This means that the only choices are to keep your local version (type  l and hit return) or take the other version (type  o and hit return). In the case of a binary file that was obvious generated automatically, some people argue that they should not be in the repository to begin with.

    26.8 Inspecting the history

    crumb trail: > svn > Inspecting the history

    In this section, you will learn how to view and compare files in the repository.

    If you want to know where you cloned a repository from, look in the file .hg/hgrc .

    The main sources of information about the repository are hg log and hg id . The latter gives you global information, depending on what option you use. For instance, hg id -n gives the local revision number.

  • [ hg log ] gives you a list of all changesets so far, with the comments you entered.
  • [ hg log -v ] tells you what files were affected in each changeset.
  • [ hg log -r 5 ] or hg log -r 6:8 gives information on one or more changesets.

    To see differences in various revisions of individual files, use hg diff . First make sure you are up to date. Now do hg diff firstfile . No output, right? Now make an edit in firstfile and do \n{hg diff firstfile} again. This gives you the difference between the last commited version and the working copy.

    hg diff lt;filegt; git diff HEAD lt;filegt;
    hg diff -r A -r B lt;filegt; git diff A..B lt;filegt;

    For example:

    [src:1151] git pull [...] From c5aaa43..2f5ce0b main -> origin/main Updating c5aaa43..2f5ce0b Fast-forward src/net.cpp | 2 +- 1 file changed, 1 insertion(+), 1 deletion(-) [src:1156] git diff c5aaa43..2f5ce0b net.cpp
  • The pull command tells you what the previous and current commit identifiers are; and
  • With diff , specifying these identifiers, you get the changes in diff format.

    Check for yourself what happens when you do a commit but no push, and you issue the above diff command.

    You can also ask for differences between committed versions with hg diff -r 4:6 firstfile .

    The output of this diff command is a bit cryptic, but you can understand it without too much trouble. There are also fancy GUI implementations of hg for every platform that show you differences in a much nicer way.

    If you simply want to see what a file used to look like, do \n{hg cat -r 2 firstfile}. To get a copy of a certain revision of the repository, do hg export -r 3 . ../rev3 , which exports the repository at the current directory (`dot') to the directory ../rev3 .

    If you save the output of hg diff , it is possible to apply it with the Unix patch command. This is a quick way to send patches to someone without them needing to check out the repository.

    26.9 Branching

    crumb trail: > svn > Branching

    Create branch:

    git checkout -b newbranch

    List available:

    git branch

    After that switch:

    git checkout branchname

    git push --set-upstream origin newbranch

    See what branches there are: hg brances

    See what branch you are working on: hg branch

    Switch to a branch (this undoes local changes): hg update -C branchname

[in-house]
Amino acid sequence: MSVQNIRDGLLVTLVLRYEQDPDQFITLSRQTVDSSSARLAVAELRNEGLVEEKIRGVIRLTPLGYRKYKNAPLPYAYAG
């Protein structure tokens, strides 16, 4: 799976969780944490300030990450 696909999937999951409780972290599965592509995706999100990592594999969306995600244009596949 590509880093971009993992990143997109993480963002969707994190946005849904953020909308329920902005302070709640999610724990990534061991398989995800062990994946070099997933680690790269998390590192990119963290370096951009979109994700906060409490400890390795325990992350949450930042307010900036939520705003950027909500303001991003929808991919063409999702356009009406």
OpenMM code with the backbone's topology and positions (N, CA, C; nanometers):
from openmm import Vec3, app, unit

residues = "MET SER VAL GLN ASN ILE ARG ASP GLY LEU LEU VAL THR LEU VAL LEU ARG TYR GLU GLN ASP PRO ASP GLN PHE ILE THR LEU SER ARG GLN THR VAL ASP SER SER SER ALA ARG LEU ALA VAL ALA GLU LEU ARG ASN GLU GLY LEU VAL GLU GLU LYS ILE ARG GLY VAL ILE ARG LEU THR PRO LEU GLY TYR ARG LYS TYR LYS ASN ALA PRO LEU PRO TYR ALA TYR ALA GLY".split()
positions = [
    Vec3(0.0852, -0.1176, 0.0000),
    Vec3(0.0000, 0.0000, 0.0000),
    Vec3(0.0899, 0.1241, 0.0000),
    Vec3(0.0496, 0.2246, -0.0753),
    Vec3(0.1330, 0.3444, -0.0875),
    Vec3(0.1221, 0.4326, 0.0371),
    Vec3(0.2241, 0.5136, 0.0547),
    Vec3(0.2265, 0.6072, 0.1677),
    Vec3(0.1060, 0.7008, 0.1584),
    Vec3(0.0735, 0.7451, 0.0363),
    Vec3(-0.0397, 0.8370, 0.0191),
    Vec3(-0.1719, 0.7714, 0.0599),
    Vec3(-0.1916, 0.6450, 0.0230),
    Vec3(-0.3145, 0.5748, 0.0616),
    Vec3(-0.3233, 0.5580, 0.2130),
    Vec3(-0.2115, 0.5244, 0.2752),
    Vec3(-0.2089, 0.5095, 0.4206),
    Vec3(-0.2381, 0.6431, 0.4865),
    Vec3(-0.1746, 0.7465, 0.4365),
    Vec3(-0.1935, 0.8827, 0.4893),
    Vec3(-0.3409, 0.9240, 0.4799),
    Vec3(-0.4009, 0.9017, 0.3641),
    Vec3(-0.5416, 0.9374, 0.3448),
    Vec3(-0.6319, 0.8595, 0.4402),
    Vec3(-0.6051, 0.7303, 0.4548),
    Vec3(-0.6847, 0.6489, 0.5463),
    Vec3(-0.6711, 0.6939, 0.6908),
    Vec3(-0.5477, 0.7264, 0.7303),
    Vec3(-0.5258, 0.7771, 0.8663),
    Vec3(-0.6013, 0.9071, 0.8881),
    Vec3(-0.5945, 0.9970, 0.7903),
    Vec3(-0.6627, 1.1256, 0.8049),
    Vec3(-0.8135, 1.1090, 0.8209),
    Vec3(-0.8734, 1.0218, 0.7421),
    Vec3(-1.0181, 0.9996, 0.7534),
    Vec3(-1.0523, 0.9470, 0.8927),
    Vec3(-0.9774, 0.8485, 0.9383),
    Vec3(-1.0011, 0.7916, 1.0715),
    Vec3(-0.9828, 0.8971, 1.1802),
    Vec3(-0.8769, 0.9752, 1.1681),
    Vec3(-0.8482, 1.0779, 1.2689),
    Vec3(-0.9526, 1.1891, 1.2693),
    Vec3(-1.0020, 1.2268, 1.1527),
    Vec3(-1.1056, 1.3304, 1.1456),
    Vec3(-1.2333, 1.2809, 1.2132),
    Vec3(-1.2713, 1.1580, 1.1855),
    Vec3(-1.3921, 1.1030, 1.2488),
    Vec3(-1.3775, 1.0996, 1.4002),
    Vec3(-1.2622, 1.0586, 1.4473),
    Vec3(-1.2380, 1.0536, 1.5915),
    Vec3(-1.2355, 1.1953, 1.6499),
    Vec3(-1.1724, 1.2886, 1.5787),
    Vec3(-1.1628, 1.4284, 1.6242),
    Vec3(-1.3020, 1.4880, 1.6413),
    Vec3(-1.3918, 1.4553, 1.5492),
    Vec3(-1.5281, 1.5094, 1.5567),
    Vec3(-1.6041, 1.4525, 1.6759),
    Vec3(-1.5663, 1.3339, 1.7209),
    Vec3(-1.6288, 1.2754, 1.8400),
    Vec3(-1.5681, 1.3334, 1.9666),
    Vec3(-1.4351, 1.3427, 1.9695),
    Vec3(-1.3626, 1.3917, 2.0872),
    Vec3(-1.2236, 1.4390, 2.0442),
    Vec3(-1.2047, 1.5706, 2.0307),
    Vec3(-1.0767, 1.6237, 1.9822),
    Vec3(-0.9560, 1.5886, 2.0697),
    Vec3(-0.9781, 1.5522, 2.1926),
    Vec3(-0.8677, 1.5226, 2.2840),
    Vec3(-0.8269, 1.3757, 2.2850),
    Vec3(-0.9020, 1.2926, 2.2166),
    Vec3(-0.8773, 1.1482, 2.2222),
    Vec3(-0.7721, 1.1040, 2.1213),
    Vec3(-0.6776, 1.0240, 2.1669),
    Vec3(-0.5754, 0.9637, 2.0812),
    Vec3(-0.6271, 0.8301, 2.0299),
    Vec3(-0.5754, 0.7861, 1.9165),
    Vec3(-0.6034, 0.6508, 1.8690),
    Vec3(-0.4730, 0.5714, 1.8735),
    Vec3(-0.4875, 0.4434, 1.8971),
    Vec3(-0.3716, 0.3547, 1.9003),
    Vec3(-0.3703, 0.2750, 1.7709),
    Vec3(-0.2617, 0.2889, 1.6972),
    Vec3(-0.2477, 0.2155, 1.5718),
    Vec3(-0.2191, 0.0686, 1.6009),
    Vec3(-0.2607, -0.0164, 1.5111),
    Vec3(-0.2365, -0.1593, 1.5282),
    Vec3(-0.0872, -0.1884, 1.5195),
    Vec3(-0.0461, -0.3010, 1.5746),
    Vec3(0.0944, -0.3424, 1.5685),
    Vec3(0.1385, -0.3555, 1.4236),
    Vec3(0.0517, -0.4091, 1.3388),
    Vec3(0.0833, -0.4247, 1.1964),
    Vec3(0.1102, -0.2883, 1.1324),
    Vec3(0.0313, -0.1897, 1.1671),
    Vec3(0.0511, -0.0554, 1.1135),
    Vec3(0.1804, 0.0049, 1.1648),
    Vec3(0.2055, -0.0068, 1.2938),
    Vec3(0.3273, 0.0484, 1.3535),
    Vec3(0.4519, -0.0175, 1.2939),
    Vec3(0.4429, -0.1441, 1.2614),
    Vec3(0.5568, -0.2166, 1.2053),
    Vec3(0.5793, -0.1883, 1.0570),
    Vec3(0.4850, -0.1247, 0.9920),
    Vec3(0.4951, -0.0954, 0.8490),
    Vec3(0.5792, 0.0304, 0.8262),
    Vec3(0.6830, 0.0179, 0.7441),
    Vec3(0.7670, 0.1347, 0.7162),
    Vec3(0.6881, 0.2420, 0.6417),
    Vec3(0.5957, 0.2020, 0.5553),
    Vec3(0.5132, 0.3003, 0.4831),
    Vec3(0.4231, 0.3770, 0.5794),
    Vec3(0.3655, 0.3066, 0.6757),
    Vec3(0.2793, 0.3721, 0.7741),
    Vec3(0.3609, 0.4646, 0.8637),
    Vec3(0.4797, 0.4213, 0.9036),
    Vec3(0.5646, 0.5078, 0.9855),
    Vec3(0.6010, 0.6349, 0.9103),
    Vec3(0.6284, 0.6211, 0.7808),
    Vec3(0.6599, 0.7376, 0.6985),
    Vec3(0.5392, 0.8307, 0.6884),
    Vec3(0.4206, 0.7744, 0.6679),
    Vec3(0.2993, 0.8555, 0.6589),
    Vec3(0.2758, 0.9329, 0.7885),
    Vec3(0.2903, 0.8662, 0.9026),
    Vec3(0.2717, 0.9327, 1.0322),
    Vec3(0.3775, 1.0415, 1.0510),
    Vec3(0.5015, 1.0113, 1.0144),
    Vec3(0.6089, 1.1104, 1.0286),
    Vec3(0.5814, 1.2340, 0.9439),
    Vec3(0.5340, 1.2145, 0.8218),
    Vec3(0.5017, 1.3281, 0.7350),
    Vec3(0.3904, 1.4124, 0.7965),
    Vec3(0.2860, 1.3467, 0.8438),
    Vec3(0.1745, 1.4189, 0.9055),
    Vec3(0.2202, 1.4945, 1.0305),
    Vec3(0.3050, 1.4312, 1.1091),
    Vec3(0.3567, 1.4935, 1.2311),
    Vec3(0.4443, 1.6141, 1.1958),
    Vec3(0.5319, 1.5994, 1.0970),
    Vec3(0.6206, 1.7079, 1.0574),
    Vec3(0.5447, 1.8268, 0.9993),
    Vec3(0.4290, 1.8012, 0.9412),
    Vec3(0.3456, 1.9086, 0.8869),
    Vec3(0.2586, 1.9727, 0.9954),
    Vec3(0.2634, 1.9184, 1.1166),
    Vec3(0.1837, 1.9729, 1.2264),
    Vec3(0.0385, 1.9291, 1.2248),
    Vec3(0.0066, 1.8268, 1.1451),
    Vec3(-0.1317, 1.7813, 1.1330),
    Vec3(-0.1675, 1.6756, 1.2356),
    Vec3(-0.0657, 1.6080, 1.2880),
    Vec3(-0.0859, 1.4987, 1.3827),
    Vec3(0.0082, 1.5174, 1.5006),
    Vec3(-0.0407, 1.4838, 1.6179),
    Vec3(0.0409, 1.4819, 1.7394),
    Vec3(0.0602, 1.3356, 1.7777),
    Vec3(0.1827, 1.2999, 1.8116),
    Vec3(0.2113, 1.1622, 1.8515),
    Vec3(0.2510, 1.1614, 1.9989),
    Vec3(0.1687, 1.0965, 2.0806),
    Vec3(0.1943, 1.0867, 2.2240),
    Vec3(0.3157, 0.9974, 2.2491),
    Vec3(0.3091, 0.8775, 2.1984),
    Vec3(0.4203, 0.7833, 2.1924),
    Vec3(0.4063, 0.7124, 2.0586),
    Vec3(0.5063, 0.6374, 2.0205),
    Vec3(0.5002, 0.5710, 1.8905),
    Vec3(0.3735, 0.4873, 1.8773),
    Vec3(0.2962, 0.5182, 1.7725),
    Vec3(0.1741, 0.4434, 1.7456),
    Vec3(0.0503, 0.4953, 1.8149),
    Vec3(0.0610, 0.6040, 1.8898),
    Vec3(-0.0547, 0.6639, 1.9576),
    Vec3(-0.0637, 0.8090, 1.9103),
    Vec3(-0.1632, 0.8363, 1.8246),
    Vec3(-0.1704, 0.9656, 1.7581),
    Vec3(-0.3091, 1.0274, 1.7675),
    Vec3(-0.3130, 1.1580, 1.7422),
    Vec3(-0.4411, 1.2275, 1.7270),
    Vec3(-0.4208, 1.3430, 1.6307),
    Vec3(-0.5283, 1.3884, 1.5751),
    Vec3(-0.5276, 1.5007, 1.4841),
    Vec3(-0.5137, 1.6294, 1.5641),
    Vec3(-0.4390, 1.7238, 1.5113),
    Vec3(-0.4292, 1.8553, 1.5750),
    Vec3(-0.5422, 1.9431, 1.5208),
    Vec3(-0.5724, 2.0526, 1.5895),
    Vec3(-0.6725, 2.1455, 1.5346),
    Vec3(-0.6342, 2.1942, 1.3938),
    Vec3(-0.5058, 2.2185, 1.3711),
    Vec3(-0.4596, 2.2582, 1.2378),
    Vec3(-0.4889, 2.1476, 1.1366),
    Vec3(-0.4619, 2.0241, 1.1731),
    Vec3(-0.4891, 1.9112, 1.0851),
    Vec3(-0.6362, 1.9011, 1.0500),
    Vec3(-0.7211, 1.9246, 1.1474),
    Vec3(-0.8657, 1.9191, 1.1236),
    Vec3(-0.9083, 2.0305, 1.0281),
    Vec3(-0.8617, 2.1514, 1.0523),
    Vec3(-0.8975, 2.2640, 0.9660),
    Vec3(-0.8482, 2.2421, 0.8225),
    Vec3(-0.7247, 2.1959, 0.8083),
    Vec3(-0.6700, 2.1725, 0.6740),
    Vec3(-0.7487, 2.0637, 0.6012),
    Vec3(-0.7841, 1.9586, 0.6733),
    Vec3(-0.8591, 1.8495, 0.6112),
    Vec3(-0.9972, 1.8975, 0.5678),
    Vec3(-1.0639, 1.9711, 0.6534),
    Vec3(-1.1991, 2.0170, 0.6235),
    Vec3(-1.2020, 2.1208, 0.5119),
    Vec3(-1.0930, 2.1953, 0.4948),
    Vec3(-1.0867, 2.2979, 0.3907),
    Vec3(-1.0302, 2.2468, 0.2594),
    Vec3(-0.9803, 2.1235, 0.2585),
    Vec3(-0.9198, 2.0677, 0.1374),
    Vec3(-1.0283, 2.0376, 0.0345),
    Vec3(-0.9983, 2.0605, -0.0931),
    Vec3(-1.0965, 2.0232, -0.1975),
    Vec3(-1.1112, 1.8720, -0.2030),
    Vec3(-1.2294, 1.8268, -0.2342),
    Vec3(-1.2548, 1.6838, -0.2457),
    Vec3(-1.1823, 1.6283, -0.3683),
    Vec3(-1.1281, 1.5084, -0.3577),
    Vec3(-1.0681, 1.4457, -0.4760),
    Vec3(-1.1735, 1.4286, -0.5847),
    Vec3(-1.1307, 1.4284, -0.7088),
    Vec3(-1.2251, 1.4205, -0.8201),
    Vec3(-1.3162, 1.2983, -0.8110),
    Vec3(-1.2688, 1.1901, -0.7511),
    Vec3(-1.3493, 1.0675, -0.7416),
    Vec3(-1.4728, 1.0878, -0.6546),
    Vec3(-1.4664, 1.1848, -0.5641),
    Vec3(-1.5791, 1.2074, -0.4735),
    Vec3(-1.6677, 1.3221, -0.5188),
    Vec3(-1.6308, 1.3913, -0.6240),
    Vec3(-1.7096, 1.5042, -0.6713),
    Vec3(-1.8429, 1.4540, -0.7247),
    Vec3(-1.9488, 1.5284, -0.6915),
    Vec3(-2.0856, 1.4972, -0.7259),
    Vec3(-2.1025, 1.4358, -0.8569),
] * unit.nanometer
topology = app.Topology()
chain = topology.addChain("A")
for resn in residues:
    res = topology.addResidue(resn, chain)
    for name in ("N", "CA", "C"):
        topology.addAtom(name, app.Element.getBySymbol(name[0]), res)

26.10 Pull requests and forks

    crumb trail: > svn > Pull requests and forks

    Suppose you want to contribute changes to a repository, but you don't have write permissions on a repository. (Of course, you need to have read permissions to the repository in order to make the changes.) Lack of write permission means that you can not create a branch, and push and merge it. A pull request is then a way to communicate your changes so that they can be pulled, rather than you pushing them.

  • In github, creating a fork is made with a press of the `Fork' button.
  • Clone your fork.

    git clone <original-url> repo-fork cd repo-fork
  • Make your edits in the cloned fork.
  • You need to keep your fork up to date with the original repo. First you connect the original repo as `upstream' to your fork:

    git remote add upstream <original-url> git remote -v # check on the state of things

    (the name `upstream' is the conventional name; it is not a keyword.)

  • Optionally, check out a branch. If you git status , you should see

    On branch YourBranch Your branch is up to date with 'origin/YourBranch.
  • Keep your fork updated:

    git fetch upstream git merge upstream/master master # or specific branch

    To make pull request:

  • Create a new branch

    git checkout -b YourChangesBranch
  • Make your changes and commit them:

    git add file1 file2 git commit -m "changes summary"
  • Push your changes to the origin, that is, your repo on github:

    git push --set-upstream origin YourChangesBranch

    (remember that you didn't have write permission to the original repo!)

  • You probably now get a message with URL to visit for creating a pull request.

    26.11 Other issues

    crumb trail: > svn > Other issues

    26.11.1 Transport

    crumb trail: > svn > Other issues > Transport

    Mercurial and git can use either ssh or http as transport . With Git you may need to redefine the transport for a push :

    git remote rm origin git remote add origin

    You can change the transport with git remote set-url :

    git remote -v # check current transport git remote set-url origin git@hostname:USERNAME/REPOSITORY.git git remote -v # verify changes